Deep chill packs the second punch
BOB FORD/TIMES NEWS The thermometer on Wentz Auto Body's sign shows 13 degrees at 8:30 Friday morning.
The National Weather Service anticipates a low of -3 degrees tonight and another plunge, to -9 degrees, on Monday night. Tuesday's daytime temperature is expected to hover around 4 degrees.
These are perfect times to stay snug and warm indoors. But for those who must venture outside, here are some tips from the Pennsylvania Department of Health:
Adults and children should wear hats, scarves or knit masks to cover the face and mouth, sleeves that are snug at the wrist, mittens (they are warmer than gloves), water-resistant coat and boots, and several layers of loose-fitting clothing.
Outer clothing should be tightly woven to prevent loss of body heat.
The American Red Cross advises people to stay dry: wet clothing chills the body quickly. Excess sweating will also accelerate heat loss, so remove extra layers of clothing if you feel too warm.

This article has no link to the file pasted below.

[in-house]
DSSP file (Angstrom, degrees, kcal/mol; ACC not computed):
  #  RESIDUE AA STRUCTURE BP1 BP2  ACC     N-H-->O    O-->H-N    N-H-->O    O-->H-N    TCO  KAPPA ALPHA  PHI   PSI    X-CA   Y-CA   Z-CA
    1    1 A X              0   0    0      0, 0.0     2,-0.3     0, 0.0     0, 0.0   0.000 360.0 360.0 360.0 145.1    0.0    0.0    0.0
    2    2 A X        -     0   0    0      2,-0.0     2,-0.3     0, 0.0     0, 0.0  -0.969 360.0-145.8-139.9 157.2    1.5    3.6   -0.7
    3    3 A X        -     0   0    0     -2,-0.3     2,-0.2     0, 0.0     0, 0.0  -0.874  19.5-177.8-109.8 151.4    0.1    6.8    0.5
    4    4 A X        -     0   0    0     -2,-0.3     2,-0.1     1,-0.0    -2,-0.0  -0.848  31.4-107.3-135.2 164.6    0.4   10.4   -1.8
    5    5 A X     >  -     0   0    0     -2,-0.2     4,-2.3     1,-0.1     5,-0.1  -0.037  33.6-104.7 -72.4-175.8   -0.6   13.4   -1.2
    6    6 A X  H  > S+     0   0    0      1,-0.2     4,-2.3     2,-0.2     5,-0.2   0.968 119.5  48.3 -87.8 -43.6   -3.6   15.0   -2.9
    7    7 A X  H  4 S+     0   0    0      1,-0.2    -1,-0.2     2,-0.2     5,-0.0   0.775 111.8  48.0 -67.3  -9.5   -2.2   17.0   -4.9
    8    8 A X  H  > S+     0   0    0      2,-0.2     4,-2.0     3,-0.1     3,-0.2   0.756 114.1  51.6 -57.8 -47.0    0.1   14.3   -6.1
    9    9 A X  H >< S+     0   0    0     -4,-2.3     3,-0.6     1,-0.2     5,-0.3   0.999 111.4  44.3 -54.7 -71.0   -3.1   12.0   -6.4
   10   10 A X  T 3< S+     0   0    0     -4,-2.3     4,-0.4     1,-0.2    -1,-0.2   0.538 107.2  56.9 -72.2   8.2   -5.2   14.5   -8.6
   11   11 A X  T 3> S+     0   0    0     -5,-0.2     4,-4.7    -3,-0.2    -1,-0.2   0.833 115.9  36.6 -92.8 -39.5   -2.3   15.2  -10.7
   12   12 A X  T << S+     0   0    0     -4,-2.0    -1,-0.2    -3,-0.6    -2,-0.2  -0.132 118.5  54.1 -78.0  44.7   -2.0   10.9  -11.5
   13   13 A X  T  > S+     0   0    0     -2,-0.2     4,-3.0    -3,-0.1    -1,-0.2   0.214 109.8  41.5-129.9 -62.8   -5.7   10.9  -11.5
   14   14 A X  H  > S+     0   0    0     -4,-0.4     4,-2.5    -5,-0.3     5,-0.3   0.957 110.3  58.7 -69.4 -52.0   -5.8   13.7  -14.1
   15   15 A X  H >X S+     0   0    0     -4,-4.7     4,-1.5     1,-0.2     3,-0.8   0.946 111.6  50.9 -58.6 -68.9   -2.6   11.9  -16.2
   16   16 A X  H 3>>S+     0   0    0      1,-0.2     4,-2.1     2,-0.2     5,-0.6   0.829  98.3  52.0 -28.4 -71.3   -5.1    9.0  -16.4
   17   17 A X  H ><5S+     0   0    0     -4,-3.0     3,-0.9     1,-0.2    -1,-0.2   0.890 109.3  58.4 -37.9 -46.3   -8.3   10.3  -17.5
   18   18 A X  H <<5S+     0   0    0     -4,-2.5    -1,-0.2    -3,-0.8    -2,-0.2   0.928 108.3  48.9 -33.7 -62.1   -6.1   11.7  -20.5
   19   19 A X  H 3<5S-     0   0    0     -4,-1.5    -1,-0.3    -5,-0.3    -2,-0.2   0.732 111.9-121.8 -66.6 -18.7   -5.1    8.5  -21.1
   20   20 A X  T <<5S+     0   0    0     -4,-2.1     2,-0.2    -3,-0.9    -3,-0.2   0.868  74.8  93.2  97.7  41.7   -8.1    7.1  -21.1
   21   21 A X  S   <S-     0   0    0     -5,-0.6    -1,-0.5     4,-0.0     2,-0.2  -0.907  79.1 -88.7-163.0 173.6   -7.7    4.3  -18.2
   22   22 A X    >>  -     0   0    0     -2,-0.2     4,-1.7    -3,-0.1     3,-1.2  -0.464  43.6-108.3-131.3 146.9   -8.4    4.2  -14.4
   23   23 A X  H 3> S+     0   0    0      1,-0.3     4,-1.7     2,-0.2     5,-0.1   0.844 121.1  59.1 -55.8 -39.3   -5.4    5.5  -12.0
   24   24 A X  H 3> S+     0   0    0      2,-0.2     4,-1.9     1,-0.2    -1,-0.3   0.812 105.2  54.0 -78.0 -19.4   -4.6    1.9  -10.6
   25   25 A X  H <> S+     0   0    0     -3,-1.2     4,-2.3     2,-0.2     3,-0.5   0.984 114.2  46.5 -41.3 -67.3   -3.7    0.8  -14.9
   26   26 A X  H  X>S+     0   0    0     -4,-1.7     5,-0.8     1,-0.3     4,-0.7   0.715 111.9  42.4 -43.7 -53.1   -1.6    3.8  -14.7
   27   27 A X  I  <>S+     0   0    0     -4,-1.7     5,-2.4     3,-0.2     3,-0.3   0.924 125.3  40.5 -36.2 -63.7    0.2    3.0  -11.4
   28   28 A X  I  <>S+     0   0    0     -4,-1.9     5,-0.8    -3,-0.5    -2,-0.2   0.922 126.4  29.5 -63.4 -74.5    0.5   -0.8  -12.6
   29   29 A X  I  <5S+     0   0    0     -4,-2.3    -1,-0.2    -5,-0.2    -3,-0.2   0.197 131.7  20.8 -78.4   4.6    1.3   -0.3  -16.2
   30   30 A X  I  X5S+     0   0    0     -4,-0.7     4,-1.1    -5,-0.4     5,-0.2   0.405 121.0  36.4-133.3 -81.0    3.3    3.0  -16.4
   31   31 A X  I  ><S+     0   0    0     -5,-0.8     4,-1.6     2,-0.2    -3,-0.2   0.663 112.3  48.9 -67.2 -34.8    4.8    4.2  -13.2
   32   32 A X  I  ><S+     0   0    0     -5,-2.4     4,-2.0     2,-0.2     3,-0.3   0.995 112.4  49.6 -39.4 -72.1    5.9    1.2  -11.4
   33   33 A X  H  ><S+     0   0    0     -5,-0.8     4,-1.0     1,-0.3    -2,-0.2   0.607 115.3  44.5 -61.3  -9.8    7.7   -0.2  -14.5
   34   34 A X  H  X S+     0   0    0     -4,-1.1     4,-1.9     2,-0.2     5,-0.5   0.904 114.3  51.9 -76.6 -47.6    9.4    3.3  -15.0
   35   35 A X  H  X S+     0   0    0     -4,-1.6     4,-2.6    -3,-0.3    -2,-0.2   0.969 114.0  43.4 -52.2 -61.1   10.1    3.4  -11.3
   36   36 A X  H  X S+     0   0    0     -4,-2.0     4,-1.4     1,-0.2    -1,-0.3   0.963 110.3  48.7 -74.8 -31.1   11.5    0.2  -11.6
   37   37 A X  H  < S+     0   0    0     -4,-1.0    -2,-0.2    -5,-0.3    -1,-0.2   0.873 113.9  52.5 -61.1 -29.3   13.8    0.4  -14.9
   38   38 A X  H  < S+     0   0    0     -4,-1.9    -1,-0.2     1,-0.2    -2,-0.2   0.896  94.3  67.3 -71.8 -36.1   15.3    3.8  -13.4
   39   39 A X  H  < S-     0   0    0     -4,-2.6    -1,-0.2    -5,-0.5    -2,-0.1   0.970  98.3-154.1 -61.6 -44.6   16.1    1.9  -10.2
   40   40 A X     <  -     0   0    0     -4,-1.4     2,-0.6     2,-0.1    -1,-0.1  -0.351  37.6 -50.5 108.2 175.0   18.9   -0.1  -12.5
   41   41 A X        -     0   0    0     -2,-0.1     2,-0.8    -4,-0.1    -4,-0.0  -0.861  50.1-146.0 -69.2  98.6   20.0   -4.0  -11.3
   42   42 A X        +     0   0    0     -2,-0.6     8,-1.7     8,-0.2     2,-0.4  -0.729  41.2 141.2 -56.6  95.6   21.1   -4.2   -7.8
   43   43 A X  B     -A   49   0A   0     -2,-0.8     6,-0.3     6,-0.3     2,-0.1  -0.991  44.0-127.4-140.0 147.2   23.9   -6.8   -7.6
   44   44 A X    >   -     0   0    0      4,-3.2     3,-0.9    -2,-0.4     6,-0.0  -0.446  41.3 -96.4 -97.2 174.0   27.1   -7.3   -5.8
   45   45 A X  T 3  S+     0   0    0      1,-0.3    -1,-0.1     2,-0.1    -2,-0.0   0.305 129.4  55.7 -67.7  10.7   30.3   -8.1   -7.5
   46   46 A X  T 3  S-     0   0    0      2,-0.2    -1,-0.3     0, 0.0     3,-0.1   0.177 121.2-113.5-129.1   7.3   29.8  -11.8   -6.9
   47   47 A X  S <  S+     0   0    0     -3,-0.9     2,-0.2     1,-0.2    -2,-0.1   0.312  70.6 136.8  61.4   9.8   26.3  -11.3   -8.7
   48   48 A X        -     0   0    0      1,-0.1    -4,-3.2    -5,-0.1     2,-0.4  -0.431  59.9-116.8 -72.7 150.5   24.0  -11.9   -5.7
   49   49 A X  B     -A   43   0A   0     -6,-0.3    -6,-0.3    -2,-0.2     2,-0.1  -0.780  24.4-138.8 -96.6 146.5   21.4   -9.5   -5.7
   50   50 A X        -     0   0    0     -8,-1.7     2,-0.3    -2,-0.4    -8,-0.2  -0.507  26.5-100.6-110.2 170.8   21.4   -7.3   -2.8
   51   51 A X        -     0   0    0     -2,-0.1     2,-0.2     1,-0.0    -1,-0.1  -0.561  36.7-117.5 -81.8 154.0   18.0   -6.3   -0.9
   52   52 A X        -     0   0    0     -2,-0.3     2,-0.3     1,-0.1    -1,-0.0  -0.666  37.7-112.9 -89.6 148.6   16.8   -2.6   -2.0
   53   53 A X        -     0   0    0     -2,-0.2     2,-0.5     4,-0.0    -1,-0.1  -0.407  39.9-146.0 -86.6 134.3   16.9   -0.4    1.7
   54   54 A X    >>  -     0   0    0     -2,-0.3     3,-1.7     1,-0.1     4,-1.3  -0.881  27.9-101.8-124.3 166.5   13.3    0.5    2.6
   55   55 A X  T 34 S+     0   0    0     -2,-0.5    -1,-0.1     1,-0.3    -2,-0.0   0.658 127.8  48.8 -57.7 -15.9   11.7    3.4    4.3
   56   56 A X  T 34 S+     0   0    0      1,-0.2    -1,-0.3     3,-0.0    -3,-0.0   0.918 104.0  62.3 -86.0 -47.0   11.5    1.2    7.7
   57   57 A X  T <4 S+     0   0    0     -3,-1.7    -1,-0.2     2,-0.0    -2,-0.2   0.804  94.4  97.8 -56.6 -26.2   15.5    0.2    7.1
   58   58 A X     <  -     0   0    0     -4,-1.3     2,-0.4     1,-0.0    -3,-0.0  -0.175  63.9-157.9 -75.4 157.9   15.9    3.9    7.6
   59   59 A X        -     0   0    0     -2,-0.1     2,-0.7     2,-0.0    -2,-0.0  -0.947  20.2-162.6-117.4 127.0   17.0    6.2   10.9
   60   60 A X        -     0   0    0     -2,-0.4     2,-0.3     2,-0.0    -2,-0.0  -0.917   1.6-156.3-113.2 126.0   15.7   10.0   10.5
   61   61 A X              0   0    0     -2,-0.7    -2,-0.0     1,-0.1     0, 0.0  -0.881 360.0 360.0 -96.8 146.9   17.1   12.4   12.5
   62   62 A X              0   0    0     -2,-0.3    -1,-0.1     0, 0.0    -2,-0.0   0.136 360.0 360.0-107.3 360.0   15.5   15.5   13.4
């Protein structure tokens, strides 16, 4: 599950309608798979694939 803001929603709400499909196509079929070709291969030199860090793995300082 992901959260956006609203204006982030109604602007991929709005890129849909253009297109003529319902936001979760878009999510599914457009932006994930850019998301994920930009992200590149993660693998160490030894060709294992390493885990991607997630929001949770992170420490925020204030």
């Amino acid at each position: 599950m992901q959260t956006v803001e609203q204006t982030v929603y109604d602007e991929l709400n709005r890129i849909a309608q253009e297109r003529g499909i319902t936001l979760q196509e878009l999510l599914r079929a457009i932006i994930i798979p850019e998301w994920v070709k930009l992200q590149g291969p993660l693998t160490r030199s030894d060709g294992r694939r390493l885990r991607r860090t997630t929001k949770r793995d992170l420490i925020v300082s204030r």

Shivering is the first sign that your body is losing heat, and is a sign that it's time to come back indoors.
The elderly and the very young, and those who have chronic illnesses such as heart disease or breathing problems, need to stay indoors. Be sure to check on elderly family members, friends and neighbors. They may need help shoveling sidewalks, making sure their heating systems are functioning properly, or having medications refilled or grocery shopping.
Seek medical attention immediately if you have symptoms of hypothermia, including: confusion, dizziness, exhaustion and severe shivering. Watch for symptoms of frostbite, including numbness, flushed gray, white, blue or yellow skin discoloration, numbness, or waxy feeling skin.